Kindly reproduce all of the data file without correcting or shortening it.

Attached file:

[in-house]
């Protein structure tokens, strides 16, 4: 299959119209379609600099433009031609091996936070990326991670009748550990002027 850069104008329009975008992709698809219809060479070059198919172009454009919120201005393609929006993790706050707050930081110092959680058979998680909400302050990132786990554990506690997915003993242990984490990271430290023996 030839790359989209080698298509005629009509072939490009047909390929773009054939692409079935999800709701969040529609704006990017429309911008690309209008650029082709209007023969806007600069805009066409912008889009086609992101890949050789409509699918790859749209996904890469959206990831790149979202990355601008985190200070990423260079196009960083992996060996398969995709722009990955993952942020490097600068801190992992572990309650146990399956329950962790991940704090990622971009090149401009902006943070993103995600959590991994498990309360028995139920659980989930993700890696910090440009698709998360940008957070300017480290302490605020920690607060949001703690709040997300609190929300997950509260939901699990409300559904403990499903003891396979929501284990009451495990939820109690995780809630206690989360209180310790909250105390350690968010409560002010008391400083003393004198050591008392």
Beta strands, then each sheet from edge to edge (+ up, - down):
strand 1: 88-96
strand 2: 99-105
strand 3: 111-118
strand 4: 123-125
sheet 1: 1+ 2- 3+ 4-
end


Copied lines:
[in-house]
């Protein structure tokens, strides 16, 4: 299959119209379609600099433009031609091996936070990326991670009748550990002027 850069104008329009975008992709698809219809060479070059198919172009454009919120201005393609929006993790706050707050930081110092959680058979998680909400302050990132786990554990506690997915003993242990984490990271430290023996 030839790359989209080698298509005629009509072939490009047909390929773009054939692409079935999800709701969040529609704006990017429309911008690309209008650029082709209007023969806007600069805009066409912008889009086609992101890949050789409509699918790859749209996904890469959206990831790149979202990355601008985190200070990423260079196009960083992996060996398969995709722009990955993952942020490097600068801190992992572990309650146990399956329950962790991940704090990622971009090149401009902006943070993103995600959590991994498990309360028995139920659980989930993700890696910090440009698709998360940008957070300017480290302490605020920690607060949001703690709040997300609190929300997950509260939901699990409300559904403990499903003891396979929501284990009451495990939820109690995780809630206690989360209180310790909250105390350690968010409560002010008391400083003393004198050591008392």
Beta strands, then each sheet from edge to edge (+ up, - down):
strand 1: 88-96
strand 2: 99-105
strand 3: 111-118
strand 4: 123-125
sheet 1: 1+ 2- 3+ 4-
end